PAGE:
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Do most/any albergues have refrigerators for use by pilgrims?

Discussion in 'Albergues - Hostels' started by neilbron, Mar 10, 2014.

  1. neilbron

    neilbron New Member

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    Hi everyone,

    I've read quite a bit about how albergues work and what facilities they generally have.
    One simple question - do most/any albergues have refrigerators for use by pilgrims?
    Thinking about buying food from the supermercado for a simple breakfast.

    Thanks,

    Neil.
     
  2. highlander

    highlander Donating Member Donating Member

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    Neil

    not all of them, in your guide book if it says no kitchen, then no refrigerator.
     
  3. Francis

    Francis New Member

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    If there is a refrigerator, would it have a freezer compartment? I have knee issues from time to time and using an ice pack is a helpful luxury.
     
  4. highlander

    highlander Donating Member Donating Member

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    hi
    some of the albergus have a refrigerator with a freeer compartment. I have seen a husband & wife staying in a privae albergue without a kitchen for the pilgrims use, he just got some ice (the private albergue had a bar)from the bar and prolem solved, they see this every day.

    You get ice almost any place you stop apart from albegue San bol which is just before hontanas which has no electricity and is isolated.

    Just go to the nearest bar if you have problems and ask.
     
  5. neilbron

    neilbron New Member

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    Thanks everyone, if there is no fridge, I'll just ask for some ice!

    Cheers,

    Neil.
     
  6. Regina38

    Regina38 New Member

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    Your guide book will help you out there . However, the albergues that are said to have "new, modern kitchens" may have sparkling sinks and stoves and refrigerators, gleaming cabinets, and granite counter tops, but they will not have pots, pans, dishes, cups,or cutlery. It seems that the cafés complained that if the peregrinos purchase and prepare their own meals, their businesses would be negatively affected. So-- bring a small, four cup pot, ,the kind with two round handles and pack it with clothing. You can loop the pot handle on the back of your pack. Bring a plastic bowl and a soup spoon. Once in Spain, buy a cheap knife. You can stew veggies or pasta and flavor it with bouillon packets. I know you said "breakfast," homemade was your goal. But this info should help.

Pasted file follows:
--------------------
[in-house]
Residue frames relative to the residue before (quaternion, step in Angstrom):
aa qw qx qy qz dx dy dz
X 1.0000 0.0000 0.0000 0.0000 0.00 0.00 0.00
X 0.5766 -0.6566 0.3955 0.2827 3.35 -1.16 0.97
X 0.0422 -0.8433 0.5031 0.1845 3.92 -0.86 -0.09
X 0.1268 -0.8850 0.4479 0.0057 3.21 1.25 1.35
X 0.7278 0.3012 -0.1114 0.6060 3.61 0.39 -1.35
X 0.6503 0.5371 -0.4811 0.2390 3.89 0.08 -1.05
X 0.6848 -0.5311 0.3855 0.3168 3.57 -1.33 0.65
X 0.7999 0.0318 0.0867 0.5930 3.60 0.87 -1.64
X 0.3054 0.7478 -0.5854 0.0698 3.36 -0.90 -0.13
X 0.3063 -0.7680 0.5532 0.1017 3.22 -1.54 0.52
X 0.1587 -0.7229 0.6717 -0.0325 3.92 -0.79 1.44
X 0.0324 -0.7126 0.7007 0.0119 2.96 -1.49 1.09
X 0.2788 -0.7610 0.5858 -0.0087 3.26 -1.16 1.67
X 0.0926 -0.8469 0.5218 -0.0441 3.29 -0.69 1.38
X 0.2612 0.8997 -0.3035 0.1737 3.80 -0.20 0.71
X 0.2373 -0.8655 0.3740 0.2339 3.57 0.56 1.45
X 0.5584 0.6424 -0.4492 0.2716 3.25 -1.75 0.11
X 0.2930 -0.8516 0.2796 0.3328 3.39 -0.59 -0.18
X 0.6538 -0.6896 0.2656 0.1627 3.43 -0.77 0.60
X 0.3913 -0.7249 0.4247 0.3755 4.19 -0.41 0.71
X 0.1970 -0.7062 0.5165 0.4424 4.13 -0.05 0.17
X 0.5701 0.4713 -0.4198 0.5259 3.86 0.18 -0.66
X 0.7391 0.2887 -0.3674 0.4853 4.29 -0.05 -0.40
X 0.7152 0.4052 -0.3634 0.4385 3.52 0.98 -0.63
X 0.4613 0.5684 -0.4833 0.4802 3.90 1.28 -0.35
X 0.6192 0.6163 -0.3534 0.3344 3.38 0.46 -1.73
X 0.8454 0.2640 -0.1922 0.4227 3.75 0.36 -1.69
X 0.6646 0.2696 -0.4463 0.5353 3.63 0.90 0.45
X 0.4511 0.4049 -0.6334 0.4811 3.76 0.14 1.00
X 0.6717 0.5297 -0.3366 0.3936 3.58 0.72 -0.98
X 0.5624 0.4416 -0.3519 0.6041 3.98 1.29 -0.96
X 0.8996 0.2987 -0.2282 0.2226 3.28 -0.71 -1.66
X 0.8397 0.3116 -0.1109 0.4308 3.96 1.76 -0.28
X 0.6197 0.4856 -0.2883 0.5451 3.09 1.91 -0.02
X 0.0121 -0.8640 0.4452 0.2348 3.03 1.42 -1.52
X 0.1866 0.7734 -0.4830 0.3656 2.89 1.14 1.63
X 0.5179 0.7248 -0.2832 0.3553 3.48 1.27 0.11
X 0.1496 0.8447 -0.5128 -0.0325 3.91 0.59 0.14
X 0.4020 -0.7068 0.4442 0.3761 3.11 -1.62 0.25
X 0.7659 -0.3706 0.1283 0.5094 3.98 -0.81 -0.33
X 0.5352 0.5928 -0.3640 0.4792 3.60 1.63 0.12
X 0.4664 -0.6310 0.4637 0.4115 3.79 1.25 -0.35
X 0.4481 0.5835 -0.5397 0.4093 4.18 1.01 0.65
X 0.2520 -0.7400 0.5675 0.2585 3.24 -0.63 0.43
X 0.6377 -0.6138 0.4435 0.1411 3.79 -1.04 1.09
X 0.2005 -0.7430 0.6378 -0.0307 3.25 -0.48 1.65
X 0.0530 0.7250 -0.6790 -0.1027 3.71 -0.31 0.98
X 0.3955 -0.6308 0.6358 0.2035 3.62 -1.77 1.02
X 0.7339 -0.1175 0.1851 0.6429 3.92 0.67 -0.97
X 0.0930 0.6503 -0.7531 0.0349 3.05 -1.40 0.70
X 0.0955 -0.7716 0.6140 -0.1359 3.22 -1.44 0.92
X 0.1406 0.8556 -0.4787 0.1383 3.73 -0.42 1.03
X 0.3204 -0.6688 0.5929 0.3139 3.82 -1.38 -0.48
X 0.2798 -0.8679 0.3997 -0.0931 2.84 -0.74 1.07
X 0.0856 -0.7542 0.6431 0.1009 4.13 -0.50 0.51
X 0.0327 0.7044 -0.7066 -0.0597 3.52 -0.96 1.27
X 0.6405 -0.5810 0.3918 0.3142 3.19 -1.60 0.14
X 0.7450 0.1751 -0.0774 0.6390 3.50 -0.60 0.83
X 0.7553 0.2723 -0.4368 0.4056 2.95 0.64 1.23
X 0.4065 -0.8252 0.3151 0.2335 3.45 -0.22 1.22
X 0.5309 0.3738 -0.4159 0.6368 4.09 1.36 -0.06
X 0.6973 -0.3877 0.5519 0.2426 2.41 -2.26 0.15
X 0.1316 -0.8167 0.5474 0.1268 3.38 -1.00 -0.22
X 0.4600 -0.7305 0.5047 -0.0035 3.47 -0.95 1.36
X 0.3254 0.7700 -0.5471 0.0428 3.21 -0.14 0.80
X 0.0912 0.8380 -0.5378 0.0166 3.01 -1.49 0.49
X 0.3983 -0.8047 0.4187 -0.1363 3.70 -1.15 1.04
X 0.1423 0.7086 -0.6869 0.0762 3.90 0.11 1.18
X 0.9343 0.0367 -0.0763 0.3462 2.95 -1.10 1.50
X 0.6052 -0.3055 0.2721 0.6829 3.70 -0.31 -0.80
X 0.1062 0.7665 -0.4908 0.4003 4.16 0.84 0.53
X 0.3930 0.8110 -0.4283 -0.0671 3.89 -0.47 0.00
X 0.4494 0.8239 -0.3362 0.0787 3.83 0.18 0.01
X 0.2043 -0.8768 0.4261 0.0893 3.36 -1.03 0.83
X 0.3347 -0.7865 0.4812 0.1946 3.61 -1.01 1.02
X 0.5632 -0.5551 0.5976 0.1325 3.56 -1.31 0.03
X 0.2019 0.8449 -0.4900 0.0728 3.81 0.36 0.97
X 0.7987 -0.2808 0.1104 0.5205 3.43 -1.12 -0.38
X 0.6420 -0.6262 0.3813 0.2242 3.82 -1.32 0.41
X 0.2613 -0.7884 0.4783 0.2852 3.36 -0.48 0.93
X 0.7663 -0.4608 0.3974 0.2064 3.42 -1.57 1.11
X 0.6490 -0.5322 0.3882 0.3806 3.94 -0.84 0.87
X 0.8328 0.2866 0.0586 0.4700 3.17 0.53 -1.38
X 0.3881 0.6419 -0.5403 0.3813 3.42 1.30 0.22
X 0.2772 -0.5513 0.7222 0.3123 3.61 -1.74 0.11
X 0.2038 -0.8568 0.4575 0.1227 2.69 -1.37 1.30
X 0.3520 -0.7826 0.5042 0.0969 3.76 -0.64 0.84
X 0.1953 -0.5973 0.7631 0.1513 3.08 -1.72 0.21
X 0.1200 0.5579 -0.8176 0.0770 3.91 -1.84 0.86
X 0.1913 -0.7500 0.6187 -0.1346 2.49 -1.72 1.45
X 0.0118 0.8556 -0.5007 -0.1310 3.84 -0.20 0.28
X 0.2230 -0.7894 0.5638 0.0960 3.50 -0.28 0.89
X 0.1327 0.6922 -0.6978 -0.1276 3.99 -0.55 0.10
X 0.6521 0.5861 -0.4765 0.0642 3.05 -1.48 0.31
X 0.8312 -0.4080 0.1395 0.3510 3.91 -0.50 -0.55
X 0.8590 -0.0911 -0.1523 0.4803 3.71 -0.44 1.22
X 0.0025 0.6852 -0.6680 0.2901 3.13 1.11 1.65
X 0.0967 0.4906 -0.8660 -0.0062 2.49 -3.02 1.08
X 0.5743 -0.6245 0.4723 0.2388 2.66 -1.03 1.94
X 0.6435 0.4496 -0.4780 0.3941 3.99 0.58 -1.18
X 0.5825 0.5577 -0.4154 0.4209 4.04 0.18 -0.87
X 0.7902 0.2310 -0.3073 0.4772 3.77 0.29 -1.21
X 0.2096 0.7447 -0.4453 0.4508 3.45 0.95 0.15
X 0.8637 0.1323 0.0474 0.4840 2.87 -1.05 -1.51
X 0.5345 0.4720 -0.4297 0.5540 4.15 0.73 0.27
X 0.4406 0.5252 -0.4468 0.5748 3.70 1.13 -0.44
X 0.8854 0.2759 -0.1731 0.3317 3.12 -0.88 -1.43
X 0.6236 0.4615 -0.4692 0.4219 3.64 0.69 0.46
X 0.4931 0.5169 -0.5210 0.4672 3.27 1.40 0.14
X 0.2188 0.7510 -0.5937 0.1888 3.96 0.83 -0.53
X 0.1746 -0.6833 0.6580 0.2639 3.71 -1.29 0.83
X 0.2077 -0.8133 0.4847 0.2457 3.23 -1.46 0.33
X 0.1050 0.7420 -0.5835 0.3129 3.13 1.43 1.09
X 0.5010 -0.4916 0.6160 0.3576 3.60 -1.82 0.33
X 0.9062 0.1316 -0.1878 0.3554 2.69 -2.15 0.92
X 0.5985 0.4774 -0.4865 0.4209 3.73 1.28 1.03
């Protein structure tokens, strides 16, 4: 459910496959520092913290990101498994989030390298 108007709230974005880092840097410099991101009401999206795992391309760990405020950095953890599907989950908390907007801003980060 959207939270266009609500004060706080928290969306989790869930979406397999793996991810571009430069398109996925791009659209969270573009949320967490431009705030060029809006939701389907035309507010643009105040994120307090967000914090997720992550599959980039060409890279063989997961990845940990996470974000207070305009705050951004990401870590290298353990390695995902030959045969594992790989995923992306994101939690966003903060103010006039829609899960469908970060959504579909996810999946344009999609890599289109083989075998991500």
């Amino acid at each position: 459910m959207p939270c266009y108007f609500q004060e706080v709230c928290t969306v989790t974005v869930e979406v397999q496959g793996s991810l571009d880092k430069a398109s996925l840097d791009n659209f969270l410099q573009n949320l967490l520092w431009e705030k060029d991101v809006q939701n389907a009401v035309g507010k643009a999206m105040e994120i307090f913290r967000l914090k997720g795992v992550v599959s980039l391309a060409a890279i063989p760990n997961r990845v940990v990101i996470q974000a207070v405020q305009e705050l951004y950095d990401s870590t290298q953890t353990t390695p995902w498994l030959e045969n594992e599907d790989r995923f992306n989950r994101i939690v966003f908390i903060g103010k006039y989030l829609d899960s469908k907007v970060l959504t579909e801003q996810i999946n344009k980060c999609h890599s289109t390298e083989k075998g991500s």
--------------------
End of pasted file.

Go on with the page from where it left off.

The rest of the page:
7. unadara

    unadara New Member

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    I can remember a lot of nice kitchens, Many with Fridges/freezer areas and we cooked many meals too (not in Galicia) a few of us would agree, buy 4 pots of yogurt (not sold separate) a carton juice, bananas. We usually waited till we had first stop for cafe/the and tostadas. BUT....as we started earlier and earlier, heat, crowds, personal "habit", I tended to keep my pot of yogurt under the bed, and bananas/cake/etc in top or side of rucksack. Often we might have a bit of bread/cheese snack packed too. You could eat as you go if you needed. Some mornings were more relaxed than others, you could sit down, vaseline your feet, put on your boots, eat a banana, drink water and leave quietly, other mornings you crept out and ate nothing. Nuts and fruit in your bag are a good idea. One friend/walker had to have an instant coffee and in some alberques he used the hot water out of a tap! He only got sick once and that wasn't due to coffee.
     
    Last edited: Mar 10, 2014
  8. highlander

    highlander Donating Member Donating Member

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    I have a friend who runs a more up market restaurant on the Camino in Ponferrada and when I visited when not doing the Camino, he mentioned pilgrims going to the supermarket and not using his place.

    after a while you can get fed up with the pilgrims menu or just eating out all the time, because I camp a lot I take a pocket rocket stove and titanium mug set. I am sorted to eat when it suit me. eating late is not for me anyway, and sometimes I like to stop out in he country and make a coffee.

    also it can pay not to use a albergue sometimes with a kitchen, less noise and those Spanish boys on bikes love a late meal and a chat.

    I am very fortunate because I have already had some albergues emailing me to ask when I want a bed reserved, this comes from multiply Caminos in the same year, since I have been doing this, and I get a better deal if I have a meal with the locals.

    and when I reach the coast my two person mountain tent is always full with someone wanting to escape another night in a albergue.
     
  9. neilbron

    neilbron New Member

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    Thanks everyone, that has filled in the picture perfectly. I've been an early riser all my life but I have to eat something before I walk out the door, even if it is 4 in the morning. I was thinking of the yoghurt/bananas/fruit juice solution - easy, nutritious and quick. Hopefully I'll be walking with my wife so we can share a simple breakfast, and she's a great cook so we can enjoy some communal meals at albergues that do have some facilities.
     
    Last edited: Mar 11, 2014
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